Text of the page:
Remove from heat and let cool completely.
Stir in the cheese. It won't melt but it will help bind the kraut mixture together.
Fire up your grill for indirect cooking.
Using your hands, grab some of the kraut mixture and force it into the cavity in the sausages. Just keep packing it in. Don't worry about being all pretty and what-not, just get it in there. But don't shove so hard that you have a blowout!
Place sausages over indirect heat on the grill and cook for 30 minutes until nice and dark and done.
Toast the buns.
Add cooked sausages to the buns and top with plenty of mustard.
I love Asian-inspired chicken wings. Sometimes they’re a little sweet. Sometimes they’re a little spicy. That’s why I decided to pick up a bottle of Guy Fieri’s Korean BBQ wing sauce. This sauce has a teriyaki-like flavor, with plenty of soy sauce. And a little sweet, and a little heat, with hints of ginger and onion. It’s not overly thick and not overly thin, perfect on wings hot off the grill or out of the deep-fryer. I’ve seen around the internet that a few folks have been using Guy Fieri’s Korean BBQ wing sauce as a sauce for smoked or grilled ribs. I think that’s a great idea as this sauce would definitely stand up to being slathered on ribs. I definitely wouldn’t pigeon-hole it as ‘just’ a wing sauce. Heck, slather it on some grilled fish or toss some roasted vegetables in it. It’s that versatile and that good.
I absolutely love chicken wings, cooked any way, with any sauce (or without). I love them so much that I created a free eCookbook that is full of my favorite wing recipes.
I love smoked potatoes. Smoking them adds such a fantastic (but not overpowering) smokiness. And it’s cooler than just baking them in the oven. And since I also love sweet potatoes, why not just combine two of my favorite things? Smoked sweet potatoes are sweet (duh) and creamy, and oh so tender. To counter that sweetness just a bit I top them with a nice (also smoky) sour cream and chipotle mixture. And a little bacon for some more smokiness and a bit of crunch. Forget russet potatoes, smoked sweet potatoes are the best! Don’t have a smoker? You can use the technique for my perfect baked potato on sweet potatoes too. You won’t get all that smokiness of course, but the chipotle sour cream and bacon will help make up for that.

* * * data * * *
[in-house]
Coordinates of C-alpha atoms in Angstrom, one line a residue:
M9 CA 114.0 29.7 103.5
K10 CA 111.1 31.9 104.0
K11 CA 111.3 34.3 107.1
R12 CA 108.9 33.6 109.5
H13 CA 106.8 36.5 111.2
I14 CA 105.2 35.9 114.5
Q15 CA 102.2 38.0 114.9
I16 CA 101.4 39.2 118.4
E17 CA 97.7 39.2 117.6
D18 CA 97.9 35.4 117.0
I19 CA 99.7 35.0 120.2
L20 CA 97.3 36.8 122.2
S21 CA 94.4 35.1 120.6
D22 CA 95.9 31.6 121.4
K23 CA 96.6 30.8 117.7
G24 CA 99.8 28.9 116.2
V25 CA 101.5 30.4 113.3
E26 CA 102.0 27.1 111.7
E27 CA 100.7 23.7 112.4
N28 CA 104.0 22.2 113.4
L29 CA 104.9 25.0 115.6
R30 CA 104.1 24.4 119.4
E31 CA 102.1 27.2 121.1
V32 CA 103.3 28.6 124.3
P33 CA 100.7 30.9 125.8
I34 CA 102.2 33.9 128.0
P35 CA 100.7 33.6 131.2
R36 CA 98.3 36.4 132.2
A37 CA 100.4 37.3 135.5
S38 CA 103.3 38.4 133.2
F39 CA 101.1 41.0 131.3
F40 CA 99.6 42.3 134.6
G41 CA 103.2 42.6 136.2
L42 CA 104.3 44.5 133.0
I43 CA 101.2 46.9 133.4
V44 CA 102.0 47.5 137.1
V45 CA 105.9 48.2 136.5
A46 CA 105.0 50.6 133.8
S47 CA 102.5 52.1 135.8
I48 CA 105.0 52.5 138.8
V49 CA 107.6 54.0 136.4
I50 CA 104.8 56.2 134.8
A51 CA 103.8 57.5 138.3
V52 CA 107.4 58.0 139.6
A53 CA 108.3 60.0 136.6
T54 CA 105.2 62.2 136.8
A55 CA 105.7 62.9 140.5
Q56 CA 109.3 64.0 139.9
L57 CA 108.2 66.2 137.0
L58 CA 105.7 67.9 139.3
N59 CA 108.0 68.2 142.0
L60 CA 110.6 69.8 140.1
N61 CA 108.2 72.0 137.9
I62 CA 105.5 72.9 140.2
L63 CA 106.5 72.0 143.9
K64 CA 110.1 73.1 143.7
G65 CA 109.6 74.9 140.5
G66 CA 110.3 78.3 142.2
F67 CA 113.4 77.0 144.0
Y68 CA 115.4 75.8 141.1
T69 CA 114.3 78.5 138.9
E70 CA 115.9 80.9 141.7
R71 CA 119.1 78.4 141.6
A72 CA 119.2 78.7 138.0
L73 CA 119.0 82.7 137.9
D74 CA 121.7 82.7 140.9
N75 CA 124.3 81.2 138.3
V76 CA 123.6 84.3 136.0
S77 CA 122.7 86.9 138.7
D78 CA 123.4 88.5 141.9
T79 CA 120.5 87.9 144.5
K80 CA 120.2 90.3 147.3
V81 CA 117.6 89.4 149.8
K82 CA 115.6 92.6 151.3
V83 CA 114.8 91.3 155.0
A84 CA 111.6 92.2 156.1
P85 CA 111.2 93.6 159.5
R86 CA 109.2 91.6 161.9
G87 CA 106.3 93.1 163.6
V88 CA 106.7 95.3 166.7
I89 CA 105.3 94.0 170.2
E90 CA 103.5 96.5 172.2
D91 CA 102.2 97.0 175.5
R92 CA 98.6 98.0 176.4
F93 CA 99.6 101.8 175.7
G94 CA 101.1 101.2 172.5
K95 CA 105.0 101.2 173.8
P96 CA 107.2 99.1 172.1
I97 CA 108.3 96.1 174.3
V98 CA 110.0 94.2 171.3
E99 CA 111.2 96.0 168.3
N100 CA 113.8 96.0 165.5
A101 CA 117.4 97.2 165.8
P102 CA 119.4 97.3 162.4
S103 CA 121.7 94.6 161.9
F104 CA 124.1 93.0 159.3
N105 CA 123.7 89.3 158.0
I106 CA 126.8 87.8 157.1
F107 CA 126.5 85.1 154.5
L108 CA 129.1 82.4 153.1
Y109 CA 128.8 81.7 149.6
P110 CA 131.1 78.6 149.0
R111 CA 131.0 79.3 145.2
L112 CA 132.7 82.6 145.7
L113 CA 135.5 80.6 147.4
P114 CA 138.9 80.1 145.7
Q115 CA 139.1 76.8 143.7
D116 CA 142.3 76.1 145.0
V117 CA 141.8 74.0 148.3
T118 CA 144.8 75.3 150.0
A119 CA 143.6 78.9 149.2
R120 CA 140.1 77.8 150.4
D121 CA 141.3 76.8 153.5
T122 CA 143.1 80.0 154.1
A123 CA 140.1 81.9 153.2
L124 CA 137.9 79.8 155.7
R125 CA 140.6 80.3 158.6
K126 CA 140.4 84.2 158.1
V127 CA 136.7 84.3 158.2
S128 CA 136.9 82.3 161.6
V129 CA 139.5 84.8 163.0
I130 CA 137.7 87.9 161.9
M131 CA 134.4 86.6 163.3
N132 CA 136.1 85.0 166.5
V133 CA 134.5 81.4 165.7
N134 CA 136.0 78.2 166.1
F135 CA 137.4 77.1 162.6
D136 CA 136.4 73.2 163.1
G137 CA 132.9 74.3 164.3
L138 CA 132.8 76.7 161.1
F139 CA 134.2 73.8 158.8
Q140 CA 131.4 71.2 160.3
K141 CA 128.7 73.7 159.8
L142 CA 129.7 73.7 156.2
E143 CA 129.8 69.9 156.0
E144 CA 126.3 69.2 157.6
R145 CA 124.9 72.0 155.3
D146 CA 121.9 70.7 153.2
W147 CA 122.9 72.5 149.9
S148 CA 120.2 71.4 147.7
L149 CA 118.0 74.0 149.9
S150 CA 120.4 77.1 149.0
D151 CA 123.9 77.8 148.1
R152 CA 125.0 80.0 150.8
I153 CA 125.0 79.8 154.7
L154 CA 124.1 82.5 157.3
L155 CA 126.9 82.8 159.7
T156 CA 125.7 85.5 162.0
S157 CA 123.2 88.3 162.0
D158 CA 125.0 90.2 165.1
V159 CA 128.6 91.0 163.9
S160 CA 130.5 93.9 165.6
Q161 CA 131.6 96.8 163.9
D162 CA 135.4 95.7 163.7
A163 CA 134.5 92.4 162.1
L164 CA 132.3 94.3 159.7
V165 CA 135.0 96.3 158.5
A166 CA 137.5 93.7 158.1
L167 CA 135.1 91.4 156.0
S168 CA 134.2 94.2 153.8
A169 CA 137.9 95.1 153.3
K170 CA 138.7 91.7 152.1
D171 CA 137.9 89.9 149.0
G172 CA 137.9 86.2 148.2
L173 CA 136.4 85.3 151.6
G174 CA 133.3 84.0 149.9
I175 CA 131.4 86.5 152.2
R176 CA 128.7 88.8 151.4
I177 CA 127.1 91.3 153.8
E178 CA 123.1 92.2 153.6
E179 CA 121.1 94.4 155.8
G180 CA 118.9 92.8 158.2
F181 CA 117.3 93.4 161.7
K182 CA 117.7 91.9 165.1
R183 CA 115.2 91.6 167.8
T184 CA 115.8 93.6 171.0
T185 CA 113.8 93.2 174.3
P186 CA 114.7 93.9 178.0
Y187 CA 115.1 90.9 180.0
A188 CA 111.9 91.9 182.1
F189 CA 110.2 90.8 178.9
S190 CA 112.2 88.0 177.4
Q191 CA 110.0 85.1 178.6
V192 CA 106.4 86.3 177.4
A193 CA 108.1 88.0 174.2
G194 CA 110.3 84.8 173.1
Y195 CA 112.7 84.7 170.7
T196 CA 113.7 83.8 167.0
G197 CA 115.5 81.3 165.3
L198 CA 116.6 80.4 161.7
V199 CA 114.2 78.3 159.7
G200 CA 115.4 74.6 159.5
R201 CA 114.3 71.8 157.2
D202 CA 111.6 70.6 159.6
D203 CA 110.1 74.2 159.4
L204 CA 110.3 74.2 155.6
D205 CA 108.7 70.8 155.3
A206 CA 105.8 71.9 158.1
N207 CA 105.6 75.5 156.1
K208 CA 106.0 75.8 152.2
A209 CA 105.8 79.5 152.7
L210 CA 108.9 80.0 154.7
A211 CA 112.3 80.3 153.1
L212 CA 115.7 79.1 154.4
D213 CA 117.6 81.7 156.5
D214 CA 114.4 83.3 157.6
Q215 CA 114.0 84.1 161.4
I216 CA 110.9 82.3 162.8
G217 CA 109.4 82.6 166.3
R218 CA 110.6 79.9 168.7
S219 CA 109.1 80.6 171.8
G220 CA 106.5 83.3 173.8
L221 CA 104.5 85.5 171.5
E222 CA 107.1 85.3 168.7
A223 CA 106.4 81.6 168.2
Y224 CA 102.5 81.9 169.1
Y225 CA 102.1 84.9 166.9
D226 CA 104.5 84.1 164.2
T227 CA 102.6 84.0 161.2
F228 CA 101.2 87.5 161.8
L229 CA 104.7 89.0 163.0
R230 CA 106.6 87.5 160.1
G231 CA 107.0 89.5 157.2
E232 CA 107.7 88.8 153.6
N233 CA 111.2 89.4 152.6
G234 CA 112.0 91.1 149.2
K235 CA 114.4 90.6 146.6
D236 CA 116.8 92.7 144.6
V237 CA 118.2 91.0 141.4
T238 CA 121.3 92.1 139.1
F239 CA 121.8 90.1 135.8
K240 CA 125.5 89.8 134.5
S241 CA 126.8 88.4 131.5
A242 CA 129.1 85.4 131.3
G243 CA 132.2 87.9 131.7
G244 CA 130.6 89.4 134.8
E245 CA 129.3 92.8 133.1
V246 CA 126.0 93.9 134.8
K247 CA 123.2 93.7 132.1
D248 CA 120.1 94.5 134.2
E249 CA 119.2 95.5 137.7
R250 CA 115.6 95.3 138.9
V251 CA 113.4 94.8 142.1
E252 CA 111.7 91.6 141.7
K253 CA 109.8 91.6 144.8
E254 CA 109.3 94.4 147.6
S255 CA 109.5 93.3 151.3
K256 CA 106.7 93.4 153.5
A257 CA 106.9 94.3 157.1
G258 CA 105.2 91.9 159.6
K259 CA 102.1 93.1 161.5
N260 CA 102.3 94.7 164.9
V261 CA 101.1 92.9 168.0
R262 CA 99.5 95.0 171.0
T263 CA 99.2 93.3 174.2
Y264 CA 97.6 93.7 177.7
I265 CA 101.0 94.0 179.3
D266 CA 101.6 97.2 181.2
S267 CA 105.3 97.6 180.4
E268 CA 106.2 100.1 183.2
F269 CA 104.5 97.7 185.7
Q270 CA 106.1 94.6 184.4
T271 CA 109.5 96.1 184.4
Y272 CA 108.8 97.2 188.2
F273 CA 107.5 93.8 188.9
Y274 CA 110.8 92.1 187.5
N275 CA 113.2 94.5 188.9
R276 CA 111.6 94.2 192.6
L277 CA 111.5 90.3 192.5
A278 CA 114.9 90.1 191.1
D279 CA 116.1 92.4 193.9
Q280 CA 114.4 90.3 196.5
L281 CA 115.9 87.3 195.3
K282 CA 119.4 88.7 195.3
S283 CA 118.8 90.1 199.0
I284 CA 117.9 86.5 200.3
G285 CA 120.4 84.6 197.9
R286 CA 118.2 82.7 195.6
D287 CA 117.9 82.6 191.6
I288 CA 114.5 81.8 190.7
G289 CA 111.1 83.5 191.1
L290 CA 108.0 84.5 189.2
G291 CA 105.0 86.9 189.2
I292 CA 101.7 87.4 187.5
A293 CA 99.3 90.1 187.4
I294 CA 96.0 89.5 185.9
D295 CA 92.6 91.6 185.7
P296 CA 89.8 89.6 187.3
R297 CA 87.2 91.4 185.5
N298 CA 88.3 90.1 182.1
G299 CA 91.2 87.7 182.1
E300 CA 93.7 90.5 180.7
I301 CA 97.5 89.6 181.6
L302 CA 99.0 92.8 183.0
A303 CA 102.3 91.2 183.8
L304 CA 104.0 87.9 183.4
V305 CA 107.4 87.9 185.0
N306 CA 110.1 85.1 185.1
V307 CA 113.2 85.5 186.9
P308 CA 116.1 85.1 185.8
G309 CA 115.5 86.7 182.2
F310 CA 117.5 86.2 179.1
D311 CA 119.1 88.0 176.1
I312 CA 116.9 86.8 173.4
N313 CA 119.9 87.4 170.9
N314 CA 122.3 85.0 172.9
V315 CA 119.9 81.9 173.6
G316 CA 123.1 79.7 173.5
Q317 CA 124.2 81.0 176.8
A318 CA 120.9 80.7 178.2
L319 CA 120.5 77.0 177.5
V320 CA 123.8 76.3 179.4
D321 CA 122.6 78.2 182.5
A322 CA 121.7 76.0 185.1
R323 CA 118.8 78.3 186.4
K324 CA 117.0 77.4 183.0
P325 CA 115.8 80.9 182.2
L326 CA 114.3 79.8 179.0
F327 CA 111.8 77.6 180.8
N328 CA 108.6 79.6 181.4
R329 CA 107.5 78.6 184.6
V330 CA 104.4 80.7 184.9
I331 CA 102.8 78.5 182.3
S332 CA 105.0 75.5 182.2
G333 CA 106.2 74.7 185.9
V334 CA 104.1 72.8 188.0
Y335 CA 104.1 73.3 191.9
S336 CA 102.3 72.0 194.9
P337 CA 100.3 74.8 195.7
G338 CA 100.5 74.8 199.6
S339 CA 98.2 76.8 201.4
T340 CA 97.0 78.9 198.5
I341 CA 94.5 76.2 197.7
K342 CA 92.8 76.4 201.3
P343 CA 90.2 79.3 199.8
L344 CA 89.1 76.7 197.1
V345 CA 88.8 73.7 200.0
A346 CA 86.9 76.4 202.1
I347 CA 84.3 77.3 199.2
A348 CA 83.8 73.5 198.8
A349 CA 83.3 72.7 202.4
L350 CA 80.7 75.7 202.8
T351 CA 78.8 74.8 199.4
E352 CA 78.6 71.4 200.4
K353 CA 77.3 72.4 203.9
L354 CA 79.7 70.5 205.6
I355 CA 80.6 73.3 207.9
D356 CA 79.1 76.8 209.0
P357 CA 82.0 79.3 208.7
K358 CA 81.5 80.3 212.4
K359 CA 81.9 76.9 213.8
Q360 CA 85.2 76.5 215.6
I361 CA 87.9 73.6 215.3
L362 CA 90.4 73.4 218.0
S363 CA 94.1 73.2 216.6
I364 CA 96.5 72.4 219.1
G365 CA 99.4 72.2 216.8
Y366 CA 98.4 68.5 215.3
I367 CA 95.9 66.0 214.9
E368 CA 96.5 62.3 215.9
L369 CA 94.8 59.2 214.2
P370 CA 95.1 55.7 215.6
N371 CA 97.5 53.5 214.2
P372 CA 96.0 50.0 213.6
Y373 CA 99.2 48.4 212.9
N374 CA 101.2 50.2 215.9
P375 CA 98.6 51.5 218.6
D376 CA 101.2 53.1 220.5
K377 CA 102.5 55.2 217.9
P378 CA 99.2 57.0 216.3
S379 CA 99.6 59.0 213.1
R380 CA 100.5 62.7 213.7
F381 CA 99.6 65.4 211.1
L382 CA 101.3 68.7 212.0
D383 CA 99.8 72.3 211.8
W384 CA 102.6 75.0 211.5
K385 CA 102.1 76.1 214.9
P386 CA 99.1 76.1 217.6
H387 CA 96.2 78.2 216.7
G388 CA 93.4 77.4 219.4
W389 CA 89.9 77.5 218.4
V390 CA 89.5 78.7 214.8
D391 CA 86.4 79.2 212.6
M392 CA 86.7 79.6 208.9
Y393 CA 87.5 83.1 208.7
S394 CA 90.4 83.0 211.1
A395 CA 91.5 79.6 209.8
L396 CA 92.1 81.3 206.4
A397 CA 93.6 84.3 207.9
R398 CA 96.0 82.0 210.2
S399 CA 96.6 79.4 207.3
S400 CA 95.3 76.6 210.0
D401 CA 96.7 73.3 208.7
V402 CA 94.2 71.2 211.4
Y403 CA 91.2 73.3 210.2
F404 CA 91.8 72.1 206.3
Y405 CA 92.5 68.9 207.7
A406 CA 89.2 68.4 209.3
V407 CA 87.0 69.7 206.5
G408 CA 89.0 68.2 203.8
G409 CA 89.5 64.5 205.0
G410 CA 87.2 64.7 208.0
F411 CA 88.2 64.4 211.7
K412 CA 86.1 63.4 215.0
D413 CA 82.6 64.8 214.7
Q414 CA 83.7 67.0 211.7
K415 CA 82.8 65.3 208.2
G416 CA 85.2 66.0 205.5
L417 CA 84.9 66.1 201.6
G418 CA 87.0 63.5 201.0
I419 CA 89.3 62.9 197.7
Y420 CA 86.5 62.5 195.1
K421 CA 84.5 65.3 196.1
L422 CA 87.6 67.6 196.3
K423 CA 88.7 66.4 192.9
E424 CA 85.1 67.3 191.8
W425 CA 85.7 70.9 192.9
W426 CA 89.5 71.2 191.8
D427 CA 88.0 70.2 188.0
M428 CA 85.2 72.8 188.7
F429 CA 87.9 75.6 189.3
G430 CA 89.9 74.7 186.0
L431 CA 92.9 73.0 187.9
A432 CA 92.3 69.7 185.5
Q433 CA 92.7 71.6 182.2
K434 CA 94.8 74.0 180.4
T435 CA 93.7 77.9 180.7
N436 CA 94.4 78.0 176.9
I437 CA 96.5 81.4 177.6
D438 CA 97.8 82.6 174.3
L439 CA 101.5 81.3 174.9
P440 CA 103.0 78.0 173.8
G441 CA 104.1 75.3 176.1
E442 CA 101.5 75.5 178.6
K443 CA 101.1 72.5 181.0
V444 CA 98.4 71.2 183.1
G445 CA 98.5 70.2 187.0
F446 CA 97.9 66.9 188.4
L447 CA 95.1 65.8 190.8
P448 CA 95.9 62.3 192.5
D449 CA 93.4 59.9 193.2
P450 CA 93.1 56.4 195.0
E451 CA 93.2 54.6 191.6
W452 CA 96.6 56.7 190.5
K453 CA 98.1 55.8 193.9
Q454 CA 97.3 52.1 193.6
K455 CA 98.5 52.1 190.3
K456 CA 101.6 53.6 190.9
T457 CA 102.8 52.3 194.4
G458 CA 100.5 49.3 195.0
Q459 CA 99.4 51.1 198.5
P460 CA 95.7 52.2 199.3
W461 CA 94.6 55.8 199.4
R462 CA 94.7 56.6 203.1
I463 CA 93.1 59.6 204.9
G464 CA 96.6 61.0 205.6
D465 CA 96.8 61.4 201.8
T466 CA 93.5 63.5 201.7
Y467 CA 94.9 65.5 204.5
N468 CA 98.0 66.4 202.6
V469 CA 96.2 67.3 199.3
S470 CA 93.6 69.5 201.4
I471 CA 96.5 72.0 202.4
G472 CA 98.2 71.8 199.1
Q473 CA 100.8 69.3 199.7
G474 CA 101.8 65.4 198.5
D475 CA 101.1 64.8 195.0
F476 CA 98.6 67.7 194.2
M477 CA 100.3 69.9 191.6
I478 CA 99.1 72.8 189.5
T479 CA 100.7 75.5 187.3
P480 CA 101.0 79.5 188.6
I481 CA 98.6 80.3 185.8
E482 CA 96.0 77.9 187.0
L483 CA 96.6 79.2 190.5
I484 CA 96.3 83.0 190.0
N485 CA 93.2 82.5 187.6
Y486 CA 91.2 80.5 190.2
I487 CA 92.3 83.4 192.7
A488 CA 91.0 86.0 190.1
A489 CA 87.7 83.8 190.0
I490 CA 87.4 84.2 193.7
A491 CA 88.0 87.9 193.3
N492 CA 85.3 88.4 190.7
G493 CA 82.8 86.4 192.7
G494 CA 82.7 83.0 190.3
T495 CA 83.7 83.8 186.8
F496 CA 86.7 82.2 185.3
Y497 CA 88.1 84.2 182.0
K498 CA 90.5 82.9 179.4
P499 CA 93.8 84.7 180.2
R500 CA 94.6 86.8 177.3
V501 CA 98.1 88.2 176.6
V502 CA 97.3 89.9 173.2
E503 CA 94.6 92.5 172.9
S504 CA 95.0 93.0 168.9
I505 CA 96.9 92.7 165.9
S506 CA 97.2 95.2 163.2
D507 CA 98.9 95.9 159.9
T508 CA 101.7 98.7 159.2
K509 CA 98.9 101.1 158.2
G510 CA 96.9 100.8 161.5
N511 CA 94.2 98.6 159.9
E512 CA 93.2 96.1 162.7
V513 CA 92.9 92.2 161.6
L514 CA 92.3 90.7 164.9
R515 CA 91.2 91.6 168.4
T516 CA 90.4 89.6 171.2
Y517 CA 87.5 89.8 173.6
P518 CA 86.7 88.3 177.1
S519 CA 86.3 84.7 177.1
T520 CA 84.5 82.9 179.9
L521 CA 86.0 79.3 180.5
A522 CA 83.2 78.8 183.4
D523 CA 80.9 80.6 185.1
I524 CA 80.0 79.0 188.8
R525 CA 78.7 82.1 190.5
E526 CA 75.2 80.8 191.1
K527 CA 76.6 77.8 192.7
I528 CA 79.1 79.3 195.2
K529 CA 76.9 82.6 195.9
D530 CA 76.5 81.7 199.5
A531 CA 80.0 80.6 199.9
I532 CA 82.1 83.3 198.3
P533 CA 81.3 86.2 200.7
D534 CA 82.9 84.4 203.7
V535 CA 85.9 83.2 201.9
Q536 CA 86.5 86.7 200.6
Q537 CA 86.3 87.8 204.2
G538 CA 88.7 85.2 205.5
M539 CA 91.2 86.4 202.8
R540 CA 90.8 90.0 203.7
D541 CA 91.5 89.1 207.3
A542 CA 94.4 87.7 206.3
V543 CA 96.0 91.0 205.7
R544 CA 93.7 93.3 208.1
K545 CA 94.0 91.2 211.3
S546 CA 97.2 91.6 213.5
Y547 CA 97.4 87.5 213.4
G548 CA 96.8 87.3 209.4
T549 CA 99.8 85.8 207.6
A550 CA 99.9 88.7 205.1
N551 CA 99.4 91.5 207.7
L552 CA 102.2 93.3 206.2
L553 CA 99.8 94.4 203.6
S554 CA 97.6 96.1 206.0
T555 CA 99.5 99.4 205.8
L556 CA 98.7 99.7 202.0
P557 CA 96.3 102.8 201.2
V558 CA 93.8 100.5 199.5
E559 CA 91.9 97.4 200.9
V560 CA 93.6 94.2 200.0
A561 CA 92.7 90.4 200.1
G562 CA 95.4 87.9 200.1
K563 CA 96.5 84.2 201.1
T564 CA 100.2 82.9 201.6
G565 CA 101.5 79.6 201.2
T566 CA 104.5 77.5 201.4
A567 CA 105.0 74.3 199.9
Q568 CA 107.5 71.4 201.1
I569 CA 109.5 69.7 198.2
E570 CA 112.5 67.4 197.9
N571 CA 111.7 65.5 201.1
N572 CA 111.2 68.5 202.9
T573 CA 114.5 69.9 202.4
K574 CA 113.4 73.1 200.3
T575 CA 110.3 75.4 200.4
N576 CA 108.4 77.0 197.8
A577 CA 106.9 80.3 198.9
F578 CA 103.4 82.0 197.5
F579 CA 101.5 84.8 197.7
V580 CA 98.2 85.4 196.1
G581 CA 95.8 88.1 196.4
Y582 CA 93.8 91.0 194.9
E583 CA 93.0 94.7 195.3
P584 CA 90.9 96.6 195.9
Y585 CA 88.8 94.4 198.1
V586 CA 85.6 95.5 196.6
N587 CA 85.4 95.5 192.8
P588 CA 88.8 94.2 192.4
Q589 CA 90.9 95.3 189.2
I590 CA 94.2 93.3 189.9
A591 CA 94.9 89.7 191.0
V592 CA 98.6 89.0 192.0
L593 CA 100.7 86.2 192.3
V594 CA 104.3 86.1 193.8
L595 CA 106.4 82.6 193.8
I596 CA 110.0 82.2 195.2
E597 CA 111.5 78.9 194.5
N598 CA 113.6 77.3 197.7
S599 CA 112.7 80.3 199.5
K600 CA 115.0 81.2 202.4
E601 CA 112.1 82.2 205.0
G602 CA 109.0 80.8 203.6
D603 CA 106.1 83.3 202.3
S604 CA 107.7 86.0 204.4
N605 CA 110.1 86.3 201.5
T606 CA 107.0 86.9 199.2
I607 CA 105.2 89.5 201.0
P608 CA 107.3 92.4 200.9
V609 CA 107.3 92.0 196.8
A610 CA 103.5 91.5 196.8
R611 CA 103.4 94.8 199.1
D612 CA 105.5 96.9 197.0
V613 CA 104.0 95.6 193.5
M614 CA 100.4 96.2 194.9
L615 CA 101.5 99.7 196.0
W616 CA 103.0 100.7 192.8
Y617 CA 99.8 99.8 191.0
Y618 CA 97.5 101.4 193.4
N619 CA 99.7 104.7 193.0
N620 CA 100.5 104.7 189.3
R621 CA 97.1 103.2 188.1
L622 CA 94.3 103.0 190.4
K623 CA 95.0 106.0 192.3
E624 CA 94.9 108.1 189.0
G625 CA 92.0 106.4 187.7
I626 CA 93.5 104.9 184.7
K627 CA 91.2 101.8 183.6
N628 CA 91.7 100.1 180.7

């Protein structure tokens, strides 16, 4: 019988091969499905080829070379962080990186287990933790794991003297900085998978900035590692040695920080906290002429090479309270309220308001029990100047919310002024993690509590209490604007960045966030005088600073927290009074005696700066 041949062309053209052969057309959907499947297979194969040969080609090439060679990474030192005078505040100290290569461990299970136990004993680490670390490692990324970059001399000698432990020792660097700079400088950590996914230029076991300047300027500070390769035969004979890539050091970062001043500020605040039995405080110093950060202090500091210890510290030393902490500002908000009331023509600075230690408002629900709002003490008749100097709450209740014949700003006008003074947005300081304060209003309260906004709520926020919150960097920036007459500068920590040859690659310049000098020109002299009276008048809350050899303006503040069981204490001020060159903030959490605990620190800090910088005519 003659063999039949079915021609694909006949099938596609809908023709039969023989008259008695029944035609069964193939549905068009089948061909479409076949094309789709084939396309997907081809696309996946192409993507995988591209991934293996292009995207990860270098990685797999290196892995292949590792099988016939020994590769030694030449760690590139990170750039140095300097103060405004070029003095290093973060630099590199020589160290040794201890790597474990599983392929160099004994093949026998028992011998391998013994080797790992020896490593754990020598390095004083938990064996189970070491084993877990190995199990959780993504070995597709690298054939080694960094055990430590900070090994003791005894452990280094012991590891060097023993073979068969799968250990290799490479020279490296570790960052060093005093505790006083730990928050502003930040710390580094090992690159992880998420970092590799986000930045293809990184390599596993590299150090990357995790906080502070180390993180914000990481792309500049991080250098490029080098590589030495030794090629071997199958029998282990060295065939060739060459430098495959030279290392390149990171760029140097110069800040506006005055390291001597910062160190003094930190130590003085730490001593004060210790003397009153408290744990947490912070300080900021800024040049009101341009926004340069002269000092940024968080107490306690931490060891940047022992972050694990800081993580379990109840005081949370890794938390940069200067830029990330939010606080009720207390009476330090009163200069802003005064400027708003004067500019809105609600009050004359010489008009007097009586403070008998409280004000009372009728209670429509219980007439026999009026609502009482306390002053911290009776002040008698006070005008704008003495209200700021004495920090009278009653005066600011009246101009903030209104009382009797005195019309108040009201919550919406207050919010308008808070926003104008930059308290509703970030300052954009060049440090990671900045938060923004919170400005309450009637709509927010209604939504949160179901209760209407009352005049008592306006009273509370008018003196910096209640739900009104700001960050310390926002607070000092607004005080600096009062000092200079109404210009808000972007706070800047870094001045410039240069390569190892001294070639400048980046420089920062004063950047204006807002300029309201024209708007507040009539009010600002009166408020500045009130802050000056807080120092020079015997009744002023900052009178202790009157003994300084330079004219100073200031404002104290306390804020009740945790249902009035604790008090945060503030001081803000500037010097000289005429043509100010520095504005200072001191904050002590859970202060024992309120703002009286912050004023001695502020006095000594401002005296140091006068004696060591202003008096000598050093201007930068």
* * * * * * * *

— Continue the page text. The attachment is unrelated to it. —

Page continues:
This easy sausage stromboli is called easy for a reason. We’d just gotten in from a long day and we were hungry and too beat to throw together a huge meal. But that doesn’t mean huge and lame. Just easy and fantastic. Yummy Italian sausage (spicy sausage makes it even better), pizza sauce and lots of ooey-gooey cheese all in crispy golden brown dough. Nothing fancy, nothing fru-fru, but definitely good and filling. Don’t be afraid to add a little chopped bell pepper to the onion while it is cooking up. Don’t get it too soft though, you’ll still want a bit of crunch to it. If you have extra pizza sauce on hand warm it up and serve it on the side for dipping.
I use a lot of products from Stubb’s, from sauces to marinades. I’ve been very happy with them all. That’s why I decided to use some of Stubb’s chicken rub on a whole chicken and drop it into my (awesome) cooker, the Char-Broil Big Easy. As always, the Big Easy was easy, cooking the bird in 15 minutes per pound.The Stubb’s seasoning added a little sweetness, and a kinda different flavor, mustard. I’ve rubbed beef in mustard before but never added mustard flavor to chicken. It was fantastic! I did make my chicken a beer can chicken by adding a bit more Stubb’s chicken rub to a can of beer that I then inserted into the chicken. You can skip that part if you wish, or use an empty soda can with chicken broth added. There’s no wrong here because the Big Easy cooks chicken right every time. And boy, does the skin comes out crispy and dangerously delicious to say nothing of how tender and moist the meat is, dark or white!